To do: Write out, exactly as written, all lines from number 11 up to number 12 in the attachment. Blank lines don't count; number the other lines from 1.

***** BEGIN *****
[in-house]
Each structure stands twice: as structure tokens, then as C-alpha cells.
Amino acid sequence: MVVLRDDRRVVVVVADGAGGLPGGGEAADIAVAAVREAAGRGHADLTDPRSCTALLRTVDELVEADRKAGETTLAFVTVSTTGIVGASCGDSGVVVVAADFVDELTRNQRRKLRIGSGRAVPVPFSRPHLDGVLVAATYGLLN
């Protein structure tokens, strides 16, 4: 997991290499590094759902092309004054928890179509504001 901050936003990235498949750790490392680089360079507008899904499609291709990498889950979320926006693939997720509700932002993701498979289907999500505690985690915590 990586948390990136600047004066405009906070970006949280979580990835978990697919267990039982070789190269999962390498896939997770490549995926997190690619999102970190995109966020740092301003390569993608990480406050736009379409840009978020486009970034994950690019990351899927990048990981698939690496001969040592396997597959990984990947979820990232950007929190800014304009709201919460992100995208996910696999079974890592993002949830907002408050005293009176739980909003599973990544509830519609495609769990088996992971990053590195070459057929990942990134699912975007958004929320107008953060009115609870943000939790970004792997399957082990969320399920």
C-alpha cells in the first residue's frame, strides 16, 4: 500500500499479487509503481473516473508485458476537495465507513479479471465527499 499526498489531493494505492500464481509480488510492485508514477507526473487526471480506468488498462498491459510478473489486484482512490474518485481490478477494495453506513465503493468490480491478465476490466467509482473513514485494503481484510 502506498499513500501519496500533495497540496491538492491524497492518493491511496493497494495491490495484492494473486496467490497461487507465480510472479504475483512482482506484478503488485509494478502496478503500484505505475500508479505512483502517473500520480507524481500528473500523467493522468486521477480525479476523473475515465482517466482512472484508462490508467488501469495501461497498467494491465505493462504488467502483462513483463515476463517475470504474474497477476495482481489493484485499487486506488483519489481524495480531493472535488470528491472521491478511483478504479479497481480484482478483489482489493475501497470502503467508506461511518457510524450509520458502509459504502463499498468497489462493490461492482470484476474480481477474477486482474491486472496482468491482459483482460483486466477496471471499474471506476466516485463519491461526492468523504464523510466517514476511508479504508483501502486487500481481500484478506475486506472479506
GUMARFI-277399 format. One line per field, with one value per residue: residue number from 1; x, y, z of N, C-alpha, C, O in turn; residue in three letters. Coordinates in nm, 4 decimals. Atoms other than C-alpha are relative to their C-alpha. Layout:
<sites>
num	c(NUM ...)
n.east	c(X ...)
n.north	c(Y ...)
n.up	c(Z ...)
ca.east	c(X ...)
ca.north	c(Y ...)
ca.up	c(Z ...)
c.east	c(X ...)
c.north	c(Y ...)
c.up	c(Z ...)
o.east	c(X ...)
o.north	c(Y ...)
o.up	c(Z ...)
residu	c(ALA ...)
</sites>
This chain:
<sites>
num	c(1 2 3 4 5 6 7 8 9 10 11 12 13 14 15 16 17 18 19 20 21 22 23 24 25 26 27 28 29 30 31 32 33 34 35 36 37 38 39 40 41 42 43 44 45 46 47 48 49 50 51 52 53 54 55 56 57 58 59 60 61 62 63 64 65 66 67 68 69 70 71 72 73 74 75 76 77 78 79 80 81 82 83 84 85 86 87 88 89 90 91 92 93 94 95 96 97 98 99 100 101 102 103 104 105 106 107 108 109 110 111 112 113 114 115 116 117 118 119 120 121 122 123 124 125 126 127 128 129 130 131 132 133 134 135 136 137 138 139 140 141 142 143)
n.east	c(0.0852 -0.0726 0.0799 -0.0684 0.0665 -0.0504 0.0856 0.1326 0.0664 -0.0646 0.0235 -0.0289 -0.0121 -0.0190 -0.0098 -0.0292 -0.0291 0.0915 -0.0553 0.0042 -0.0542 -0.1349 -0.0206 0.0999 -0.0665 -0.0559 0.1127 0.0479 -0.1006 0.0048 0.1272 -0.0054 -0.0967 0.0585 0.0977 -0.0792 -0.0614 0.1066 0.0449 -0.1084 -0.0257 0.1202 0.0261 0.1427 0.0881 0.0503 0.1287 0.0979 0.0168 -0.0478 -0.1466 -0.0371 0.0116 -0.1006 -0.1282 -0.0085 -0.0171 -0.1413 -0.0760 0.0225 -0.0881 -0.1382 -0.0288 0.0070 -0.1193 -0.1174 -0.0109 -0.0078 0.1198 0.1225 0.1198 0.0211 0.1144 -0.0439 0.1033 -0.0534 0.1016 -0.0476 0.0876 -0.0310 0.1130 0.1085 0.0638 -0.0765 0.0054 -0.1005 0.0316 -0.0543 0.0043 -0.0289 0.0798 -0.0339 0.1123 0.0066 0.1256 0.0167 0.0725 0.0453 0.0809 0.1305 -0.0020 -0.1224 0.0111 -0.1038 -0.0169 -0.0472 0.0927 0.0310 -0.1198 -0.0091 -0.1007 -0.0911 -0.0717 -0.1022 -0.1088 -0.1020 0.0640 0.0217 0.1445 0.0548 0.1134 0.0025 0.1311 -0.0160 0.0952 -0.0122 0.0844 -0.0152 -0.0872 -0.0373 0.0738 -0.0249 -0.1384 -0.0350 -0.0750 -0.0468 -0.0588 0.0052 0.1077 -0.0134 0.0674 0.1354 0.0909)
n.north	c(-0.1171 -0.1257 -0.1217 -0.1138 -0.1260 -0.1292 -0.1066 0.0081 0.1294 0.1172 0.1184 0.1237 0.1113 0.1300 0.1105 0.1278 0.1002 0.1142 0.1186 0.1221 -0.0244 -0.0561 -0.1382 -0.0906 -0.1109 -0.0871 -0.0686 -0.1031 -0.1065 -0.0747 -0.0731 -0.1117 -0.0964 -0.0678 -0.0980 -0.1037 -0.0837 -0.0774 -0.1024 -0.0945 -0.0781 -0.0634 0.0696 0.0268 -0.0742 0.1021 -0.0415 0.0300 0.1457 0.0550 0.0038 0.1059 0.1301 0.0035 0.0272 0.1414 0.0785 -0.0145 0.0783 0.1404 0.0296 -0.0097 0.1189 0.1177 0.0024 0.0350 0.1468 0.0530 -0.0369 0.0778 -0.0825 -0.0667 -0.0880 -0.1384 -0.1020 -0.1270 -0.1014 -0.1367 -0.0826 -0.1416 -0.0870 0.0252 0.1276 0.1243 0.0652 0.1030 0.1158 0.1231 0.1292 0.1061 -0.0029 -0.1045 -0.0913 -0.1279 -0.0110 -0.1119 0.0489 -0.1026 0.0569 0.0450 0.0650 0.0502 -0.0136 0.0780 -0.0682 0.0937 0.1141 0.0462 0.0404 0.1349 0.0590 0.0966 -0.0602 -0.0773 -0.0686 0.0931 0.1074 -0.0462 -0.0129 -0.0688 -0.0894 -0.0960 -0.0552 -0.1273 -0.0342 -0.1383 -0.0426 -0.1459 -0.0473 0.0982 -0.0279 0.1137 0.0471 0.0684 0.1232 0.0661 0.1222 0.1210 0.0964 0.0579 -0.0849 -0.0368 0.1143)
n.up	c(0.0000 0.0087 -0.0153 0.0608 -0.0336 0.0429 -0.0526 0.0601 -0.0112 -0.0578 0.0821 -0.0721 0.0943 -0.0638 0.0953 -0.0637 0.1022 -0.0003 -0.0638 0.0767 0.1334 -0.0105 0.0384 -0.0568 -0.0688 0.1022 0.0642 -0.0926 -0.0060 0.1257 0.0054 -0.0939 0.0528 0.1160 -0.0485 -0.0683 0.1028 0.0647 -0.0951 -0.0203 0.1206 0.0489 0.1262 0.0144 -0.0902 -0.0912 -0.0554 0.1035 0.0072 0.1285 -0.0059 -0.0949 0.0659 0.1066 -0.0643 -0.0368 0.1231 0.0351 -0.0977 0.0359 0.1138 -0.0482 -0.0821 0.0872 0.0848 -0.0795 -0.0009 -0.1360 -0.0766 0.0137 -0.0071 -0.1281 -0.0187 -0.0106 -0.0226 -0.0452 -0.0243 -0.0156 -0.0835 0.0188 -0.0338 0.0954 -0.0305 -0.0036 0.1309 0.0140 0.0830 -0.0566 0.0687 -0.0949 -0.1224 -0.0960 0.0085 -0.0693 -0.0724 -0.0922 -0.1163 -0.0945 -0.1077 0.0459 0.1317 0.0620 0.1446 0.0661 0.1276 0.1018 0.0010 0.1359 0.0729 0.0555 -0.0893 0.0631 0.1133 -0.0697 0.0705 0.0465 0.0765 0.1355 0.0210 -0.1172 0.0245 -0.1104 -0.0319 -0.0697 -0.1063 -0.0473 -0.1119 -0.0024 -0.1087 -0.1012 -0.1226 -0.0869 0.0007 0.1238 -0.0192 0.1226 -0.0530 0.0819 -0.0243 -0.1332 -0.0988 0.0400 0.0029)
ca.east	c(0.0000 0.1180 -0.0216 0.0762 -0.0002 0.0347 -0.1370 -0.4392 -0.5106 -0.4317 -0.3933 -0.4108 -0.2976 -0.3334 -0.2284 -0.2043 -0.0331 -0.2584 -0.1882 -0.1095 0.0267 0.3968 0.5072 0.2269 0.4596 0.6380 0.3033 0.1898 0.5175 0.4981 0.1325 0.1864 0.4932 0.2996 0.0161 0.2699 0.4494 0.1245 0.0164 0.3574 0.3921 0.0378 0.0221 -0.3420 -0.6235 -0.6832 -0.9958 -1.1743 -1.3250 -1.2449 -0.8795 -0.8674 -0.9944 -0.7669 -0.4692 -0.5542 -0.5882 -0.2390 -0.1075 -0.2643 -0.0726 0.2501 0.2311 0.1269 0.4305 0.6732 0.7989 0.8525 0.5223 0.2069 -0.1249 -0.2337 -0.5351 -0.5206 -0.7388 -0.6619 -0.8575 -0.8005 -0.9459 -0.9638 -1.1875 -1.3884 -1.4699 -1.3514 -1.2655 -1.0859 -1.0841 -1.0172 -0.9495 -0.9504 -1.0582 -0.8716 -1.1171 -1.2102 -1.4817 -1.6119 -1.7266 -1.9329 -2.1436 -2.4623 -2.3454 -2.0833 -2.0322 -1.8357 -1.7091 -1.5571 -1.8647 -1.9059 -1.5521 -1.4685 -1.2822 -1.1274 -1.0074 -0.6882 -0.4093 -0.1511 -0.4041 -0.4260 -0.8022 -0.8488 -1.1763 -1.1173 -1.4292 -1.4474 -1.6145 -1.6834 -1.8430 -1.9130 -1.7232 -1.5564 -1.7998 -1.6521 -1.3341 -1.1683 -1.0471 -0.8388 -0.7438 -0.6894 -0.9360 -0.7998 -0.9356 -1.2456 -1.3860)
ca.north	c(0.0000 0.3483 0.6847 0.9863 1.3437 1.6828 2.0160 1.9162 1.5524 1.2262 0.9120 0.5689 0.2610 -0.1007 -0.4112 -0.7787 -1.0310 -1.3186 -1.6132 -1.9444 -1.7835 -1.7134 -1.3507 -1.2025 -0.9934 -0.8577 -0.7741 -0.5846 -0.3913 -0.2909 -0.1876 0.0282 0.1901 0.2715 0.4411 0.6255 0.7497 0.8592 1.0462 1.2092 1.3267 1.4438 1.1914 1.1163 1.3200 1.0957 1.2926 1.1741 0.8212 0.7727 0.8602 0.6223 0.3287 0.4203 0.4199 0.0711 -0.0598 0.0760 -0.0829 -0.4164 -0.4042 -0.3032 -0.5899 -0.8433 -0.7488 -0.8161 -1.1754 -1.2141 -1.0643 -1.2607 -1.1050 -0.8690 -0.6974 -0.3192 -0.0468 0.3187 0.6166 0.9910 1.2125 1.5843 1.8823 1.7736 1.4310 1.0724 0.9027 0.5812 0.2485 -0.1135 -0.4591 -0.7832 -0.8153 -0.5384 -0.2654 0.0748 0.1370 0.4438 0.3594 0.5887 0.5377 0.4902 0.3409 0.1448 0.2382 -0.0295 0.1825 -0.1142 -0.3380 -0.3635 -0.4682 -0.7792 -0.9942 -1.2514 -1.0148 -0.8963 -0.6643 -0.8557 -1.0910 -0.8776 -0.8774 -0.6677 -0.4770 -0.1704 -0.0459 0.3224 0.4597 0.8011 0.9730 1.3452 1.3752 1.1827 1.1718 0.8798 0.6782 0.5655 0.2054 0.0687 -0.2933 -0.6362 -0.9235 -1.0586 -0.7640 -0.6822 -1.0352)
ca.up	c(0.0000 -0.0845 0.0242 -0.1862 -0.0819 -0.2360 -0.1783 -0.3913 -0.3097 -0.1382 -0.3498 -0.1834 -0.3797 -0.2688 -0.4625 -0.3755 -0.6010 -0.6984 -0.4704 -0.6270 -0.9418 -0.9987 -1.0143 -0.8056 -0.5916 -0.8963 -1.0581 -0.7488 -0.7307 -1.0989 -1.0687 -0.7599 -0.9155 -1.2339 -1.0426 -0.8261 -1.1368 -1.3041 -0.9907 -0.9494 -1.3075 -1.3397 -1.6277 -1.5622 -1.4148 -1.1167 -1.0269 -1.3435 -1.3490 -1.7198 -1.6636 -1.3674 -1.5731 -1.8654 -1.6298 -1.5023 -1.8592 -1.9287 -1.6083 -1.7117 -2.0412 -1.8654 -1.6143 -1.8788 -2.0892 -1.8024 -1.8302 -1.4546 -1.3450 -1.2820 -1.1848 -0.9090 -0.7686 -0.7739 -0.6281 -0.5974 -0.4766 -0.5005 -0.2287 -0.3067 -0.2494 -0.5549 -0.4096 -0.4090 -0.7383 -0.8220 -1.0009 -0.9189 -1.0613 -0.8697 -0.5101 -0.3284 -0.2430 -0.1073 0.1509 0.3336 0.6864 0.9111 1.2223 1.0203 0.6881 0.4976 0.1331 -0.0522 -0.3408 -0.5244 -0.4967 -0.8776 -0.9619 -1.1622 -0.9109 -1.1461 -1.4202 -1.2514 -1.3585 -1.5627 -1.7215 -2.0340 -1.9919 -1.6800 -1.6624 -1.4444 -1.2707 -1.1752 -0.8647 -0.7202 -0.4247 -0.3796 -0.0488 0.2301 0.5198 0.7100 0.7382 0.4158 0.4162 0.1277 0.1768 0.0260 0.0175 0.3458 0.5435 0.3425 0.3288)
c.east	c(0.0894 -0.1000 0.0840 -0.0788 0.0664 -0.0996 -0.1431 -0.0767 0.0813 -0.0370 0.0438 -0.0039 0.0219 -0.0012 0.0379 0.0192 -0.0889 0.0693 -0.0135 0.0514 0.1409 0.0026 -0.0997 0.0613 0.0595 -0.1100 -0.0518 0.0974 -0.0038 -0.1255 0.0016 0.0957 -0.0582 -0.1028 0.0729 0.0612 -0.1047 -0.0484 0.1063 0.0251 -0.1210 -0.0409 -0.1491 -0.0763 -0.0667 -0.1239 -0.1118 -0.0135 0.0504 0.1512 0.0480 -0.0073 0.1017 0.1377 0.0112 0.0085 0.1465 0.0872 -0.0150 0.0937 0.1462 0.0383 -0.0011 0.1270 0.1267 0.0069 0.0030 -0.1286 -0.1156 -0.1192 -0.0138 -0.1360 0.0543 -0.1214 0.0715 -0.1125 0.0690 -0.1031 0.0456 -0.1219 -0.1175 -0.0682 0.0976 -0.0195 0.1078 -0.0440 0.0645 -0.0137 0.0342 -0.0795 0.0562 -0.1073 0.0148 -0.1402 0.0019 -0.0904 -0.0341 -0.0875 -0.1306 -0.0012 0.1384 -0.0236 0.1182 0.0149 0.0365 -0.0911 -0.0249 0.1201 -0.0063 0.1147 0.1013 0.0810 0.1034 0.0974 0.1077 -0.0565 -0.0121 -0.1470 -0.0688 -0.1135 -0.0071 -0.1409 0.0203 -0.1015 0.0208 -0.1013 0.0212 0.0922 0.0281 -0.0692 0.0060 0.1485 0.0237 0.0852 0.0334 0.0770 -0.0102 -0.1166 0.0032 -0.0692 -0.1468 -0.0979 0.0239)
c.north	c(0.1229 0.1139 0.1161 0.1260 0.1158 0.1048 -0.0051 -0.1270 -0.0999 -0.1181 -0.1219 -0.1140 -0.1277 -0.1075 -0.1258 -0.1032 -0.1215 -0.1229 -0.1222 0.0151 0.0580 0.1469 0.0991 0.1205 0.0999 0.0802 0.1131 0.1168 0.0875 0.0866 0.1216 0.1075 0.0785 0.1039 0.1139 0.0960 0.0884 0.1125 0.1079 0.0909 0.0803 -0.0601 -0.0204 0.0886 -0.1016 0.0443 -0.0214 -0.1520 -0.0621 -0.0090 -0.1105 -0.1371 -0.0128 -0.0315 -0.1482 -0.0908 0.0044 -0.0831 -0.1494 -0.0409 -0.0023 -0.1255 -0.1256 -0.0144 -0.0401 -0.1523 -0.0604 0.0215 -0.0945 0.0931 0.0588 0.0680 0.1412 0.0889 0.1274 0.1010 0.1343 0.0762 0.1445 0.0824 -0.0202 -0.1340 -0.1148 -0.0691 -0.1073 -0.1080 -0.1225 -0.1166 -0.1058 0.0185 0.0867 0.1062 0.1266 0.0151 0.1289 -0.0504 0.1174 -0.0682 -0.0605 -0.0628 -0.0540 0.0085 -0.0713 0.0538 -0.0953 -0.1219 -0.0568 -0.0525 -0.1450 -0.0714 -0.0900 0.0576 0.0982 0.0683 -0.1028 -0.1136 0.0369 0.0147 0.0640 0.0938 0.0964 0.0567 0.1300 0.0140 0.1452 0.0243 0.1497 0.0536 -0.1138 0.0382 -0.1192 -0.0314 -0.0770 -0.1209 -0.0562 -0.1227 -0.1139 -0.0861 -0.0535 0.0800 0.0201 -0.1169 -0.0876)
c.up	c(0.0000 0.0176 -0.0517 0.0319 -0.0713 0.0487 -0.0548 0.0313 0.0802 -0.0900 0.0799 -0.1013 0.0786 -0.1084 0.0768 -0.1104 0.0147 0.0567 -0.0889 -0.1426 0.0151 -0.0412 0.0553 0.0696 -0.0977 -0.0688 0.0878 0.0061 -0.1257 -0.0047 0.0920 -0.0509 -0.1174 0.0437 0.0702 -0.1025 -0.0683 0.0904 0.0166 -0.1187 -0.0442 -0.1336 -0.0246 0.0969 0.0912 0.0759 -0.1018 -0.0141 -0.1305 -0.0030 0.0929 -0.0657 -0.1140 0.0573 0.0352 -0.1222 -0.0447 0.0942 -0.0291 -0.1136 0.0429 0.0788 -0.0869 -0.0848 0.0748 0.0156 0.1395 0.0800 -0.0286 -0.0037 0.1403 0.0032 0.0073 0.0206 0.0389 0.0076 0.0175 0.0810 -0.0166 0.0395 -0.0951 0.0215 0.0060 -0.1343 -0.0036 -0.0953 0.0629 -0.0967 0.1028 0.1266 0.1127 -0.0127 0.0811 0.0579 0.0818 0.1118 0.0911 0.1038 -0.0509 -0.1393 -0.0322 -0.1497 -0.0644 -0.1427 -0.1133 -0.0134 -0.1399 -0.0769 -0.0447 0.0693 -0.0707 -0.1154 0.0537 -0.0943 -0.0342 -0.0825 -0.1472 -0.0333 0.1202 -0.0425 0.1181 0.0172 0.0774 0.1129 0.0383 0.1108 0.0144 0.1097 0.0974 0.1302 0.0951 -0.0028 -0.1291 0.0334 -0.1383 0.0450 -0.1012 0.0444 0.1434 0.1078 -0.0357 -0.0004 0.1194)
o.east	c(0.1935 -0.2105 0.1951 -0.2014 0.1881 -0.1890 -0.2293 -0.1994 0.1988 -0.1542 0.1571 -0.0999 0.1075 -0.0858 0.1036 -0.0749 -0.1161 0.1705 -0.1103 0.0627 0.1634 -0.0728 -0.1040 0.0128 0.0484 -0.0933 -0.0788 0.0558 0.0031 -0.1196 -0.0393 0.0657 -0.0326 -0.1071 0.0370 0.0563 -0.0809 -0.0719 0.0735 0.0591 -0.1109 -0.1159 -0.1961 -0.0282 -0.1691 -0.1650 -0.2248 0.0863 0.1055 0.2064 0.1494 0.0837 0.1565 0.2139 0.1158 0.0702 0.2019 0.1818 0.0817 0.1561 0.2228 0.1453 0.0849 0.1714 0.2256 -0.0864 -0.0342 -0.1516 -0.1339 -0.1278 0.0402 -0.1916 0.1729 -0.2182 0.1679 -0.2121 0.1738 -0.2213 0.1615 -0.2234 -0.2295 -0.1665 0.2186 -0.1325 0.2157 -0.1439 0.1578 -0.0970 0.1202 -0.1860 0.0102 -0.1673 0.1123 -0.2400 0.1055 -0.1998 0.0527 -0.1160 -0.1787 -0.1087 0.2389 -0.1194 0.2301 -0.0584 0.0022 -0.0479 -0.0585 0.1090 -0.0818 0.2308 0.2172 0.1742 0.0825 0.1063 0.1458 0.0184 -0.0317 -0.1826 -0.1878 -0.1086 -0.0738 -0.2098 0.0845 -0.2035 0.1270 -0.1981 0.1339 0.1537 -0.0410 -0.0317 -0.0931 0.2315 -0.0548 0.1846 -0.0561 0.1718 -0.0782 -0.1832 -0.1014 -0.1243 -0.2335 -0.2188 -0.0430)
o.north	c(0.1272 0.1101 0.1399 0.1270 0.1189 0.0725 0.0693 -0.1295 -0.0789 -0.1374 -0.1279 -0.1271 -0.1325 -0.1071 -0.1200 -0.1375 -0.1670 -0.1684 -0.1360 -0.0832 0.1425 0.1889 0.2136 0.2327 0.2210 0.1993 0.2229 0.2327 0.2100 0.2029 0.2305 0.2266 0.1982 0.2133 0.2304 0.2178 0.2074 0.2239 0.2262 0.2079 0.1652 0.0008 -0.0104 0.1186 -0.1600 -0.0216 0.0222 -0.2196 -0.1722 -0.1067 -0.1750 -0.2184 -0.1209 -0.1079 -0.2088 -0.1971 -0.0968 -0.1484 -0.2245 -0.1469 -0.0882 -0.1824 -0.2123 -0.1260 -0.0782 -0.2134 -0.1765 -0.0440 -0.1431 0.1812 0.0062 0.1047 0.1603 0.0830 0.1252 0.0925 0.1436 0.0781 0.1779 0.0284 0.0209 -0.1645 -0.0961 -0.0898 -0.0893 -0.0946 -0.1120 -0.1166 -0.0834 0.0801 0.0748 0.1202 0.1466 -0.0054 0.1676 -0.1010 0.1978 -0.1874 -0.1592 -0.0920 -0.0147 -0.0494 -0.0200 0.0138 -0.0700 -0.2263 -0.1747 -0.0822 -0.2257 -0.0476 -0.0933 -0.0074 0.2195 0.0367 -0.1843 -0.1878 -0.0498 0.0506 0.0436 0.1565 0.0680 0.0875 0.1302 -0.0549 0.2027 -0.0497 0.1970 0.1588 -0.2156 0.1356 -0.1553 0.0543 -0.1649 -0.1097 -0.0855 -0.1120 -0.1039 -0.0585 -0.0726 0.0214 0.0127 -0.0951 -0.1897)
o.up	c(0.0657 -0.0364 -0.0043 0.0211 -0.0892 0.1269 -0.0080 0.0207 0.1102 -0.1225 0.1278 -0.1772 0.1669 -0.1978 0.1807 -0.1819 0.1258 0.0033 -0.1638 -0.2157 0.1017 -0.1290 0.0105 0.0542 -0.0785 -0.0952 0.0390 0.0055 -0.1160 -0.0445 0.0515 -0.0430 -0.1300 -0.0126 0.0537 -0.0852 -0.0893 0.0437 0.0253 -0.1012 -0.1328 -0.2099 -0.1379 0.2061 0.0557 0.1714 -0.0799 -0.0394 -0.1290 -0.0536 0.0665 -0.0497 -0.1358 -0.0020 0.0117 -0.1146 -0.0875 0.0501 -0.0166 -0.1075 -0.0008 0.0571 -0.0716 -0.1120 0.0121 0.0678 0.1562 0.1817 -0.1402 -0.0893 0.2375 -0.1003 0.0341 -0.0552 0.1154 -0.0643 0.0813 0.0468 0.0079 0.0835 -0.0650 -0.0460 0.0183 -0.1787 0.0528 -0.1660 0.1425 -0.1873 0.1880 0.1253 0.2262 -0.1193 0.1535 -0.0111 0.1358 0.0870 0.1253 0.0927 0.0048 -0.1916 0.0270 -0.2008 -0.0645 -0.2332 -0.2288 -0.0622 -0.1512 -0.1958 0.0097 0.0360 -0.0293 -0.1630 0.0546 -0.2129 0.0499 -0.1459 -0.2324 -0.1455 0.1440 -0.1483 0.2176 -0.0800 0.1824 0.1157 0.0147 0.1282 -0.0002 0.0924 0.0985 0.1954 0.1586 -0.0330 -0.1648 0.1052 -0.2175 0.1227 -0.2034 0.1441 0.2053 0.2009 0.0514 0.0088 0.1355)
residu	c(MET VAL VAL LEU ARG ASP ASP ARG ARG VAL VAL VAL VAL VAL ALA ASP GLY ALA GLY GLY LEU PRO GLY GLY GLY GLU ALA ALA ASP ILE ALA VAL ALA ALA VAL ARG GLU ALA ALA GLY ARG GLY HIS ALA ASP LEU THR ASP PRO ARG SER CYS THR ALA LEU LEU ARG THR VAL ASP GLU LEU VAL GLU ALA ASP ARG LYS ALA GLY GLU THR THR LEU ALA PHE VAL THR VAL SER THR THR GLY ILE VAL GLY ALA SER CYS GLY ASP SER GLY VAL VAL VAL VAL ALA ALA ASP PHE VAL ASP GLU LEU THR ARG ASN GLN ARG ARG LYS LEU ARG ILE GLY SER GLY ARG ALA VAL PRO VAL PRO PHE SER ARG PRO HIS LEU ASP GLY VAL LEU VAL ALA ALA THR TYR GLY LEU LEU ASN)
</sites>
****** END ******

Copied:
n.up	c(Z ...)
ca.east	c(X ...)